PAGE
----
36.  Do not, then, O Cato, blame with too great severity of language the principles of our ancestors, which facts, and the length of time that our power has flourished under them, justify. There was, in the time of our ancestors, a learned man of the same sect an honourable citizen, and one of high rank, Quintus Tubero. He, when Quintus Maximus was giving a feast to the Roman people, in the name of his uncle Africanus, was asked by Maximus to prepare a couch for the banquet as Tubero was a son of the sister of the same Africanus. And he, a most learned man and a Stoic, covered for that occasion some couches made in the Carthaginian fashion, with skins of kids, and exhibited some Samian 1 vessels, as if Diogenes the Cynic had been dead, and not as if he were paying respect to the obsequies of that godlike Africanus; a man with respect to whom Maximus, when he was pronouncing his funeral panegyric on the day of his death, expressed his gratitude to the immortal gods for having caused that man to be born in this republic above all others, for that it was quite inevitable that the sovereignty of the world must belong to that state of which be was a citizen. At the celebration of the obsequies of such a man the Roman people was very indignant at the perverse wisdom of Tubero,  and therefore he, a most upright man, a most virtuous citizen, though he was the grandson of Lucius Paullus, the sister's son, as I have said before, of Publius Africanus, lost the praetorship by his kid skins. The Roman people disapproves of private luxury, but admires public magnificence. It does not love profuse banquets, still less does it love sordid and uncivilized behaviour. It makes a proper distinction between different duties and different seasons; and allows of vicissitudes of labour and pleasure. For as to what you say, that it is not right for men's minds to be influenced, in appointing magistrates, by any other consideration than that of the worth of the candidates, this principle even you yourself—you, a man of the greatest worth—do not in every case adhere to. For why do you ark any one to take pains for you, to assist you? You ask me to make you governor over myself to entrust myself to you. What is the meaning of this? Ought I to be asked this by you, or should not you rather be asked by me to undertake labour and danger for the sake of my safety?  Nay more, why is it that you have a nomenclator 2 with you? for in so doing, you are practicing a trick and a deceit. For if it be an honourable thing for your fellow-citizens to be addressed by name by you, it is a shameful thing for them to be better known to your servant than to yourself. If though you know them yourself it seems better to use a prompter, why do you sometimes address them before he has whispered their names in your ear? Why, again, when he has reminded you of them, do you salute them as if you knew them yourself? And why, after you are once elected, are you more careless about saluting them at all? If you regulate all these things by the usages of the city, it is all right; but if you choose to weigh them by the precepts of your sect they will be found to be entirely wrong. Those enjoyments, then, of games, and gladiators, and banquets, all which things our ancestors desired, are not to be taken away from the Roman people, nor ought candidates to be forbidden the exercise of that kindness which is liberality rather than bribery.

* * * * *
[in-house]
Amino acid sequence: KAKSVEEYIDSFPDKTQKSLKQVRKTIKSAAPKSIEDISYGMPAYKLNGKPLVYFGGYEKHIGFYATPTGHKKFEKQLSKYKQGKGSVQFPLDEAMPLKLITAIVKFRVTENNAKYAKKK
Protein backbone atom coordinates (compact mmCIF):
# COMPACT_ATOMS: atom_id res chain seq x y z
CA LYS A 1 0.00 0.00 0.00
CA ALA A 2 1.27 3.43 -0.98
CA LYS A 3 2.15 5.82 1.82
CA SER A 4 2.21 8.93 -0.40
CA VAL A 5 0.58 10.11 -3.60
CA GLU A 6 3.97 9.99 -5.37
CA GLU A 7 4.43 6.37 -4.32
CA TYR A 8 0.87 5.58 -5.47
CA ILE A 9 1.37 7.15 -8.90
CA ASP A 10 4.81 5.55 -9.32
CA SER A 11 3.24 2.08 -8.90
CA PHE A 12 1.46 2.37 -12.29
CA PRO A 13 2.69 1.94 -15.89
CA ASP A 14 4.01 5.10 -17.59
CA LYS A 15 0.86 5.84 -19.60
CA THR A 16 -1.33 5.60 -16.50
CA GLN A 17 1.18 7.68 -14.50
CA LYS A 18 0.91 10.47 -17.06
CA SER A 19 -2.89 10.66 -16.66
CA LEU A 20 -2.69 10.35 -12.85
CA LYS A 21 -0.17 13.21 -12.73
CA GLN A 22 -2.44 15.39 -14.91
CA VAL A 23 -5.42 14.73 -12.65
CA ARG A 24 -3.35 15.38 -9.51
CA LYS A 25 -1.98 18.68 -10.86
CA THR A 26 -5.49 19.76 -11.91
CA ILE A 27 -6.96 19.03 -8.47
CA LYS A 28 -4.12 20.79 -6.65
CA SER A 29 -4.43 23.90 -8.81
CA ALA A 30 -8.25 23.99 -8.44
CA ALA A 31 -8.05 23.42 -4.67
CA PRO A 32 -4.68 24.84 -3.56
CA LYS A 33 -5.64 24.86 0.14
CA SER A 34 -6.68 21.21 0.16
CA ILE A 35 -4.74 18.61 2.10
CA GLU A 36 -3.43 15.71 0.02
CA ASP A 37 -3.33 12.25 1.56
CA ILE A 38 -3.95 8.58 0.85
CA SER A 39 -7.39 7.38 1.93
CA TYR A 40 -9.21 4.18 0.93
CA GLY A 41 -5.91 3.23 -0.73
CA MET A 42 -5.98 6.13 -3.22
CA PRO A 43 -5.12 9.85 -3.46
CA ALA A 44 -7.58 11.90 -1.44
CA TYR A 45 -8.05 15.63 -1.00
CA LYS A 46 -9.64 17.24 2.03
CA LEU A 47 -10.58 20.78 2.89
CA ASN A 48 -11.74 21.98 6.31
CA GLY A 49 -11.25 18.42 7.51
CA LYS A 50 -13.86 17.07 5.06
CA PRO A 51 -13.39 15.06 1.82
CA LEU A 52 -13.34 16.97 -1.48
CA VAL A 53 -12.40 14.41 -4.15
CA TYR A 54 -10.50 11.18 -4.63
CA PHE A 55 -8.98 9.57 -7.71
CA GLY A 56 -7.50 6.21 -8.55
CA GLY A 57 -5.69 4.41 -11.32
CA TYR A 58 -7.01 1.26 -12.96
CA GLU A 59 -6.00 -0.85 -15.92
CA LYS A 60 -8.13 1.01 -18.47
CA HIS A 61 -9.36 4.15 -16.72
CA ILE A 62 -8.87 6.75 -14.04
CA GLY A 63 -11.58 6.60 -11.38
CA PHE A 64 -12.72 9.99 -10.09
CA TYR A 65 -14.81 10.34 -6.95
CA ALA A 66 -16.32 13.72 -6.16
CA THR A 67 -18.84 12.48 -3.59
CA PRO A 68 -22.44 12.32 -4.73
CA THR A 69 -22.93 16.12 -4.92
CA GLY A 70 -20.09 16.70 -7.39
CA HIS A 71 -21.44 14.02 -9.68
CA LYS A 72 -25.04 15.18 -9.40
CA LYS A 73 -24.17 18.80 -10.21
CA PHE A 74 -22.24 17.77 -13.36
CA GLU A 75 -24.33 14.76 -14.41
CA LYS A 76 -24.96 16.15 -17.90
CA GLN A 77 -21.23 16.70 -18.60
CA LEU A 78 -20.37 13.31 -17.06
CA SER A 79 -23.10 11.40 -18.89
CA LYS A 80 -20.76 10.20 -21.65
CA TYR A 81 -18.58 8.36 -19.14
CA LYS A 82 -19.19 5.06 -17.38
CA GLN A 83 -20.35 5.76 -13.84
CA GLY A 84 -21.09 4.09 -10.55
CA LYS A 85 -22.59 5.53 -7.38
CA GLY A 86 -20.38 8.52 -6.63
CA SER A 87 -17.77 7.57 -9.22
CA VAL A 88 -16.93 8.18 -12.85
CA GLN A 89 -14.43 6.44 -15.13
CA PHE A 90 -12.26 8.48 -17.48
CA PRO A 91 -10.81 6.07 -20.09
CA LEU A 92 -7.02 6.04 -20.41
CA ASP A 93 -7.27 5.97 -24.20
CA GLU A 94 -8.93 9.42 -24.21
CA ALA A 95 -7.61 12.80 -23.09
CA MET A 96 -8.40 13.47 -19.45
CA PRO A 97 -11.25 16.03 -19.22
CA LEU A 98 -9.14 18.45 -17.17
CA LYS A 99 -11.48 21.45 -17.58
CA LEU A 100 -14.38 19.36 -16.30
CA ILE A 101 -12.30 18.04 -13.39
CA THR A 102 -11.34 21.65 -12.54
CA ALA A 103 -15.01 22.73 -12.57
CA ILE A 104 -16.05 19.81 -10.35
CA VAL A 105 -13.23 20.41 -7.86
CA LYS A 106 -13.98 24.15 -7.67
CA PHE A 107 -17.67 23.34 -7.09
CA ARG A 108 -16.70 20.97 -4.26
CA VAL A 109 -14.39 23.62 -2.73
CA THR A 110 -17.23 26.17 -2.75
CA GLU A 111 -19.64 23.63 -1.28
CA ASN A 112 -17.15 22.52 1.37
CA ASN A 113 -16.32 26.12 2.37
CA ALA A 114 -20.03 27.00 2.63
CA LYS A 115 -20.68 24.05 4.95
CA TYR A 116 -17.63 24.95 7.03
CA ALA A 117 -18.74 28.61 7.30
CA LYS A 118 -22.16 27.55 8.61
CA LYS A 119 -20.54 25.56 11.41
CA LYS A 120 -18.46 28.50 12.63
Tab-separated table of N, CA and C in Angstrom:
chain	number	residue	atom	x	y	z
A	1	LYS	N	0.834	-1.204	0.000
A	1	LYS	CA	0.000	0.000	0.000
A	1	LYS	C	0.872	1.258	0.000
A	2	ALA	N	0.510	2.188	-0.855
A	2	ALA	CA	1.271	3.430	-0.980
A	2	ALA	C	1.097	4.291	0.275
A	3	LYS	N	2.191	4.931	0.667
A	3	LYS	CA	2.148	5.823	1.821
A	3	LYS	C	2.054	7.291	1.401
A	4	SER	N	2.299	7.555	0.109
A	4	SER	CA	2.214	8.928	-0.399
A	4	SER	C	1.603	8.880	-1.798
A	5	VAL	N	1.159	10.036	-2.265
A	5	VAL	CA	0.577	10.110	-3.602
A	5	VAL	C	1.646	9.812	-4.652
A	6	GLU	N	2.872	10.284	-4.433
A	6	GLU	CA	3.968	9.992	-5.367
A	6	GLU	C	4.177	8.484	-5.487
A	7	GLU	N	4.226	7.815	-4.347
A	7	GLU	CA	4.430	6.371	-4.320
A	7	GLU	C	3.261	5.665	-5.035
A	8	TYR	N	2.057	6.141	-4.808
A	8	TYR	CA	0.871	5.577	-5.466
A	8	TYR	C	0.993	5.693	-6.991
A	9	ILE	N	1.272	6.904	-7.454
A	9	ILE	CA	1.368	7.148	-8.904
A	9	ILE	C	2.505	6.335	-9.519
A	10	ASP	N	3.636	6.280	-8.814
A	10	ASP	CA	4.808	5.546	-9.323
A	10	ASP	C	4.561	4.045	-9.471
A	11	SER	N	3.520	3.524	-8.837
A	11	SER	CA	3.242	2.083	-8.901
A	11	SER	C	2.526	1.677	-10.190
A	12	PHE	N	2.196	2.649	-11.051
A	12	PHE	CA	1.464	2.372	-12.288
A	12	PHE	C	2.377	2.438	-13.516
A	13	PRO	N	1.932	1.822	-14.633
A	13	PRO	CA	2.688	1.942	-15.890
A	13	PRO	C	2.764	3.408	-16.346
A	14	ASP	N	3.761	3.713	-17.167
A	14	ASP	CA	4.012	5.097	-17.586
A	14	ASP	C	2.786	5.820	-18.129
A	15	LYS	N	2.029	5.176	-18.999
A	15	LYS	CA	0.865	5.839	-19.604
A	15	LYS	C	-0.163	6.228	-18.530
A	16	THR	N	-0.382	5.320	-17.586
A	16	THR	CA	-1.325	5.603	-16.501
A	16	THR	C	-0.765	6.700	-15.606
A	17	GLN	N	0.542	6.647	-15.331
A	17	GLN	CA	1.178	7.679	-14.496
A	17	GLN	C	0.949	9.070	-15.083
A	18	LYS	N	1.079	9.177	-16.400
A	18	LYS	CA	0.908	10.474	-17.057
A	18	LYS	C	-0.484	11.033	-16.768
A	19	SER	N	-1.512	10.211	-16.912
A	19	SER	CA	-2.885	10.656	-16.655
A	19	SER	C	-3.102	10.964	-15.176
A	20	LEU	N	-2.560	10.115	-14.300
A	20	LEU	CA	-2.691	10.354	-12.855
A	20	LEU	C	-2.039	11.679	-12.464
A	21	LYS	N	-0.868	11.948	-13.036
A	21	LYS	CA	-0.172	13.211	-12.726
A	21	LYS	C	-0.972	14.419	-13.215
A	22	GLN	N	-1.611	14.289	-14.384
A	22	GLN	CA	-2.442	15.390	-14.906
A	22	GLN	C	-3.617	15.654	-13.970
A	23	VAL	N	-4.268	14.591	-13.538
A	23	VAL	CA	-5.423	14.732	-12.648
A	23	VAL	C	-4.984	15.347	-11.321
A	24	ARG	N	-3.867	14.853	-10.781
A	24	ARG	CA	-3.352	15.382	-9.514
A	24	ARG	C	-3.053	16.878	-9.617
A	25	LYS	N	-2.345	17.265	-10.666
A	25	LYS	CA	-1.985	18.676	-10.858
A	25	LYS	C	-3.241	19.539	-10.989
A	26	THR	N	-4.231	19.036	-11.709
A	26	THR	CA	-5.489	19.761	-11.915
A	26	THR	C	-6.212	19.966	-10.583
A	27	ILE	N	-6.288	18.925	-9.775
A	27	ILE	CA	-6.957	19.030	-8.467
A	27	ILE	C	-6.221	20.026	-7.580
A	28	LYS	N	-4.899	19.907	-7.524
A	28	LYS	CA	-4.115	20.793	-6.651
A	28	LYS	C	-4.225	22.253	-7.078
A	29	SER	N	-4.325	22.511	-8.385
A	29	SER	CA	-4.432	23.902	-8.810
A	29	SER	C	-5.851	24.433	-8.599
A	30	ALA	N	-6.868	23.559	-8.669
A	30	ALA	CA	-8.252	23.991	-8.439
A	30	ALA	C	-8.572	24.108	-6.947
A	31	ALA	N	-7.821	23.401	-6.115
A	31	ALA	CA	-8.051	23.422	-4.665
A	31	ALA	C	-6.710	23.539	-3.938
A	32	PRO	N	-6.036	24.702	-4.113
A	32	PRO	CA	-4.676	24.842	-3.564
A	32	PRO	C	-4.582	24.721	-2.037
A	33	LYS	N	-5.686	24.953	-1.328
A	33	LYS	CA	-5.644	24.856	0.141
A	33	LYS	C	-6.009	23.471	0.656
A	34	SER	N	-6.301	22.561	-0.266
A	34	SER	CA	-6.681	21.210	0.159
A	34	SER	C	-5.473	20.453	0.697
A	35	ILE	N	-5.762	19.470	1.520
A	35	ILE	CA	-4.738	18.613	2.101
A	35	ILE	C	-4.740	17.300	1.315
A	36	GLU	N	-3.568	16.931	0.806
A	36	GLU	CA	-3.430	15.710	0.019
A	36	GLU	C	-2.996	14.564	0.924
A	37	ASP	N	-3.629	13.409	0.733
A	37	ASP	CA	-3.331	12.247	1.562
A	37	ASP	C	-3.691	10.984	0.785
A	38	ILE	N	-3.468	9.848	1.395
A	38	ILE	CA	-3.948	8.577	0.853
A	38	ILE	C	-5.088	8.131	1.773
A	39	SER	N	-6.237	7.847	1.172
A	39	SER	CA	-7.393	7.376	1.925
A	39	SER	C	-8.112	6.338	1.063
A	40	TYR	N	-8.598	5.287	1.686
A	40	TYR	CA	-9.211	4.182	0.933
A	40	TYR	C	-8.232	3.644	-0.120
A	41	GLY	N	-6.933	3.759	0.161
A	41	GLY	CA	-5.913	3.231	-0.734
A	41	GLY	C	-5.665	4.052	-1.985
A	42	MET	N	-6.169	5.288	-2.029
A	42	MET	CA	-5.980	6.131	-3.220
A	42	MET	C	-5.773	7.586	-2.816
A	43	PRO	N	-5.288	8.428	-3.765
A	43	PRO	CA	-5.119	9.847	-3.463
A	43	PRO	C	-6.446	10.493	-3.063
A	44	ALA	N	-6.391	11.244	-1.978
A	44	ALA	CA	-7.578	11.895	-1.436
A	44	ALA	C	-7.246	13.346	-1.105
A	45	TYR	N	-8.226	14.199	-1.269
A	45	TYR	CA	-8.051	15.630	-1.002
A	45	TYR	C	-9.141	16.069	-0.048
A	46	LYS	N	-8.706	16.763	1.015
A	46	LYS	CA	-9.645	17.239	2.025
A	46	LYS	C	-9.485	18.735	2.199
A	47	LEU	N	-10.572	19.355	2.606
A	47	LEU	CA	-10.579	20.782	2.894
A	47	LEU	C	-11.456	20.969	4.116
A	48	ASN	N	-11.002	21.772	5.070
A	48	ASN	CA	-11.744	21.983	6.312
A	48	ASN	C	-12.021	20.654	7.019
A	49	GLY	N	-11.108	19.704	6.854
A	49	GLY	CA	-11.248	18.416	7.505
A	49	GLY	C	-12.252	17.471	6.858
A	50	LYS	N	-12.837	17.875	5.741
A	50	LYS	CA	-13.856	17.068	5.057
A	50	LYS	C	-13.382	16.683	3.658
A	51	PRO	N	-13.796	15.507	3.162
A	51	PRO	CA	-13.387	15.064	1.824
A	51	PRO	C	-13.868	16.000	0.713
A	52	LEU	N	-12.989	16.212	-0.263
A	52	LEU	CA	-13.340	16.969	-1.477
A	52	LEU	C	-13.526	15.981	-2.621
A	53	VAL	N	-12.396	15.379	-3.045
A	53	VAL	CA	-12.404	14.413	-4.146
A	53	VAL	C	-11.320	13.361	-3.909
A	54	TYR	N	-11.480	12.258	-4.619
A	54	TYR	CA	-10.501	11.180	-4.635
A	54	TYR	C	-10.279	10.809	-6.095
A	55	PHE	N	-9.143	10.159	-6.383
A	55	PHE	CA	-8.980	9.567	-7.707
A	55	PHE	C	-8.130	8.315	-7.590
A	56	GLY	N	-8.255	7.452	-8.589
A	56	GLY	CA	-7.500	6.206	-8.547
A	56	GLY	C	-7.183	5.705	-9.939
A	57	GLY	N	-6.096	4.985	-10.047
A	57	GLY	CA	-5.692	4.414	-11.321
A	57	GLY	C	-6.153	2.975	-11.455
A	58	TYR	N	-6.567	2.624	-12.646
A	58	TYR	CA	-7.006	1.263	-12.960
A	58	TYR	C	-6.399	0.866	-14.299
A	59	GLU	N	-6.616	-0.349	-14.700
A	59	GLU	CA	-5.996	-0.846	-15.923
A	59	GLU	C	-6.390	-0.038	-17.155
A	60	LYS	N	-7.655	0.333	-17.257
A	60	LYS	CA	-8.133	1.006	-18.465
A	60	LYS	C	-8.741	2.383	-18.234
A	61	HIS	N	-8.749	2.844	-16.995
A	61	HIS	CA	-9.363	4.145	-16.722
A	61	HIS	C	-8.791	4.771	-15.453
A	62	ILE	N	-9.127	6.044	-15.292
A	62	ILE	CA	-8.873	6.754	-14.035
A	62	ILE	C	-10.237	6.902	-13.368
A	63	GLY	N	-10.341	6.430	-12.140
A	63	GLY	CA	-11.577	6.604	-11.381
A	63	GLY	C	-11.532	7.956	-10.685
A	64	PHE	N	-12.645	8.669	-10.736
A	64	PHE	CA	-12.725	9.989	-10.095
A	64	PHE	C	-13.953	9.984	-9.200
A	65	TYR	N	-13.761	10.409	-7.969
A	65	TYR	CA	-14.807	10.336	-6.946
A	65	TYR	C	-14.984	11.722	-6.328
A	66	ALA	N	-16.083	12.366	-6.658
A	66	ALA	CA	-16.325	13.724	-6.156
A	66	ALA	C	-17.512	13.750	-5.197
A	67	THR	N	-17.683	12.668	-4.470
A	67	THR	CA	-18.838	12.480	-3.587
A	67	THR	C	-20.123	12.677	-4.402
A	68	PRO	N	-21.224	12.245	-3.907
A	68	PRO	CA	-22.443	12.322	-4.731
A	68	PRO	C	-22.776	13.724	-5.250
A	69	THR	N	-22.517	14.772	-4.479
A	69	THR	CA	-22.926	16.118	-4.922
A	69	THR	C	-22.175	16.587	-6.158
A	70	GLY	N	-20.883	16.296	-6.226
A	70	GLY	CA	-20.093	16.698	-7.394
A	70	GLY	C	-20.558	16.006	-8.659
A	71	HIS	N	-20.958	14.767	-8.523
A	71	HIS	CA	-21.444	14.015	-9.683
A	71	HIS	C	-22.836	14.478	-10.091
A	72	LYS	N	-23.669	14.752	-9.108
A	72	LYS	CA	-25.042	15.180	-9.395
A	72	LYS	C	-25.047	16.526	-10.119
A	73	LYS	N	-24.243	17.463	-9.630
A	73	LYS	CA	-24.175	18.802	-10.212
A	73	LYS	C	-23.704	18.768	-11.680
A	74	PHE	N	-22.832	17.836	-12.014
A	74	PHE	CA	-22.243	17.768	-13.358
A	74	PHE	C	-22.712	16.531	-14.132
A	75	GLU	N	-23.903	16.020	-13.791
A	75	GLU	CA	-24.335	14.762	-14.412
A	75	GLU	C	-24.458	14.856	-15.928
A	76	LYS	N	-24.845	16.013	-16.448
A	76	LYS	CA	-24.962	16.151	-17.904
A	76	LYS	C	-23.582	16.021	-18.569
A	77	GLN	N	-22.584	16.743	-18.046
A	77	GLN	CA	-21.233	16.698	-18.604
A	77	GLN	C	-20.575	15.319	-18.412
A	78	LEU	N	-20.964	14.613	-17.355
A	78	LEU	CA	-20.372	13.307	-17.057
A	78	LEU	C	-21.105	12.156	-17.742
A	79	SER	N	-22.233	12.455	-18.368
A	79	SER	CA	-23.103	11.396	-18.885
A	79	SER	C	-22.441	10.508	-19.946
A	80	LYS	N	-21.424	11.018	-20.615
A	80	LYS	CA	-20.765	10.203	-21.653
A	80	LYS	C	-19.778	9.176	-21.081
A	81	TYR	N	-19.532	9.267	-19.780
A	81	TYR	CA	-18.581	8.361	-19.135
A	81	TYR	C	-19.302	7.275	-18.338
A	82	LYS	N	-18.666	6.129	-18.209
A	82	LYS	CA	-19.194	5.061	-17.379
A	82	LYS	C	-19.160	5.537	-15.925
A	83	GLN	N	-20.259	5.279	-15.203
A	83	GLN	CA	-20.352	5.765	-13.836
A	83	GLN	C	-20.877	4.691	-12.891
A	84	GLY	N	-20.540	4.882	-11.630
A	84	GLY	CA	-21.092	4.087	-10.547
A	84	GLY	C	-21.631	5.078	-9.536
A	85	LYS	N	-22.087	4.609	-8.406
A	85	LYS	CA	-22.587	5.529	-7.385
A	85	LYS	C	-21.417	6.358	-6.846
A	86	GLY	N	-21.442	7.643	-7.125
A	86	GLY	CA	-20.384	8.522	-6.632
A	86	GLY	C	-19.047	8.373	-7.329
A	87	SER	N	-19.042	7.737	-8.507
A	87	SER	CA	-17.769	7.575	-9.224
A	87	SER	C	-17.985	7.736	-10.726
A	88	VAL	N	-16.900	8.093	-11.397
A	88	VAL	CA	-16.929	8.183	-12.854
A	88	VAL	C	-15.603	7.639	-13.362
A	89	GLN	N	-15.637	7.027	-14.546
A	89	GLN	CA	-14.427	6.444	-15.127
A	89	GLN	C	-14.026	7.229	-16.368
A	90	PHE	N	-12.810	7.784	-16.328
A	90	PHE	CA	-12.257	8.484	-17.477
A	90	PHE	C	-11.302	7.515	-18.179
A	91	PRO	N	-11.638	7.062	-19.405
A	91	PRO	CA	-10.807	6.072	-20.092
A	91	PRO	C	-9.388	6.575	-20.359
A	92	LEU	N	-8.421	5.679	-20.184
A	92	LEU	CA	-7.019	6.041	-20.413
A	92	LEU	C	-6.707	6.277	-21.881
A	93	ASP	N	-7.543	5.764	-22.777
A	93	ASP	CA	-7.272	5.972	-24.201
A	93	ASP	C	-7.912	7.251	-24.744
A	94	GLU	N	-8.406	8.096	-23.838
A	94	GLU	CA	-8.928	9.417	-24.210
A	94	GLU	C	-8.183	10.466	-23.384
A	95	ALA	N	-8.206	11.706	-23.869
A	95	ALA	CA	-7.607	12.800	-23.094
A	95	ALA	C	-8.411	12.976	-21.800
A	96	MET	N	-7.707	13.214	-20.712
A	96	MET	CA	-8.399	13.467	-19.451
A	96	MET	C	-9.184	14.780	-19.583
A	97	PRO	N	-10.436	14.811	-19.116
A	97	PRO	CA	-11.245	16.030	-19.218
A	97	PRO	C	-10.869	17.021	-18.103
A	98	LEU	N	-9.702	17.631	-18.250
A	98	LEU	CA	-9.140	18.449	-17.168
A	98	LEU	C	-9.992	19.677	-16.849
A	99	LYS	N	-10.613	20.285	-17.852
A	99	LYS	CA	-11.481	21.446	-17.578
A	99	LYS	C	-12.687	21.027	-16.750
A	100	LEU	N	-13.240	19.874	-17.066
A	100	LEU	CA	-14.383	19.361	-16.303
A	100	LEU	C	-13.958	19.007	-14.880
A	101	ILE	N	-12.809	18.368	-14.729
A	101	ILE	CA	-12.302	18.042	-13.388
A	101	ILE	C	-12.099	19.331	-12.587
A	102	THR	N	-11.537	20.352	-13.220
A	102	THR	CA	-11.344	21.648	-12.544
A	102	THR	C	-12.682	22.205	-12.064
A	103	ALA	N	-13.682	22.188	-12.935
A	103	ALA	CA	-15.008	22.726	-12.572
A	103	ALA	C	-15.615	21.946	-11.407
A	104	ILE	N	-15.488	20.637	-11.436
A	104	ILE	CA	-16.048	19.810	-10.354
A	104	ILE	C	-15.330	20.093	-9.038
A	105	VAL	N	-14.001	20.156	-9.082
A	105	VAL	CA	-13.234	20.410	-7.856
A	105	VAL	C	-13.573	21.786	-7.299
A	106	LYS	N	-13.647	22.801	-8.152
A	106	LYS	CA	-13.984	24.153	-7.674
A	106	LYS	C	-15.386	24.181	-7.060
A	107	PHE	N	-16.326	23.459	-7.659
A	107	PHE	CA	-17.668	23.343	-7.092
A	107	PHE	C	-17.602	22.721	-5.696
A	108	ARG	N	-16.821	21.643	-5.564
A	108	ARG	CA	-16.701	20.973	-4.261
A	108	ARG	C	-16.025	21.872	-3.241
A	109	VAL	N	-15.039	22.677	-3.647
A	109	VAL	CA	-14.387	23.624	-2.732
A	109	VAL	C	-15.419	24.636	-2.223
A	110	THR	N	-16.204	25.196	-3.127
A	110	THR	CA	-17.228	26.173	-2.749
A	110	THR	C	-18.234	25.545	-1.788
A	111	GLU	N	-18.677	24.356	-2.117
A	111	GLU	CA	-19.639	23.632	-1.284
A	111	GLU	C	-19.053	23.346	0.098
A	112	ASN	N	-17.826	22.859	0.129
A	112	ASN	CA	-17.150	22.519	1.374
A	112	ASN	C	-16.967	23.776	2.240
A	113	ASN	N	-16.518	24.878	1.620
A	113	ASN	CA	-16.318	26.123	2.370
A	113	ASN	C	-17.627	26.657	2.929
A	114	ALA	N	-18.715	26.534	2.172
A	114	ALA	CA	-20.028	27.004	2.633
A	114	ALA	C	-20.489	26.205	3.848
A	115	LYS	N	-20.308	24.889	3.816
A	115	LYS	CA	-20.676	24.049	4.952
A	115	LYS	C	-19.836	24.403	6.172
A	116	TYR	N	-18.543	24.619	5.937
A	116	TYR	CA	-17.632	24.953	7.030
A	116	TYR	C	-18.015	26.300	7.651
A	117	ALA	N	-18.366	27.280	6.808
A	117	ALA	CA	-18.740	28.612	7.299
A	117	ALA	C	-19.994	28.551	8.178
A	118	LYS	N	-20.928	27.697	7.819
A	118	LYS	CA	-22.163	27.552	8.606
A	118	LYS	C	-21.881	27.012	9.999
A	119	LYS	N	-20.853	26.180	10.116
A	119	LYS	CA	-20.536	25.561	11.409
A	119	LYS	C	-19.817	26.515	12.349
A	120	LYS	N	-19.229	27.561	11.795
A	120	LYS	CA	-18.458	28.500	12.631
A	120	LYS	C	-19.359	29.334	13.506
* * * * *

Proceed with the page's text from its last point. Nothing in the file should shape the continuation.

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THE ORATION OF M. T. CICERO IN DEFENCE OF L. MURENA, PROSECUTED FOR BRIBERY.
1 Samian vessels were made of an inferior earthenware; Carthaginian couches were very low and narrow.
2 The nomenclator was a slave who accompanied the candidate in going his rounds, and told him the name of every one he met, so that he might be able to accost them as if they were personally known to himself.
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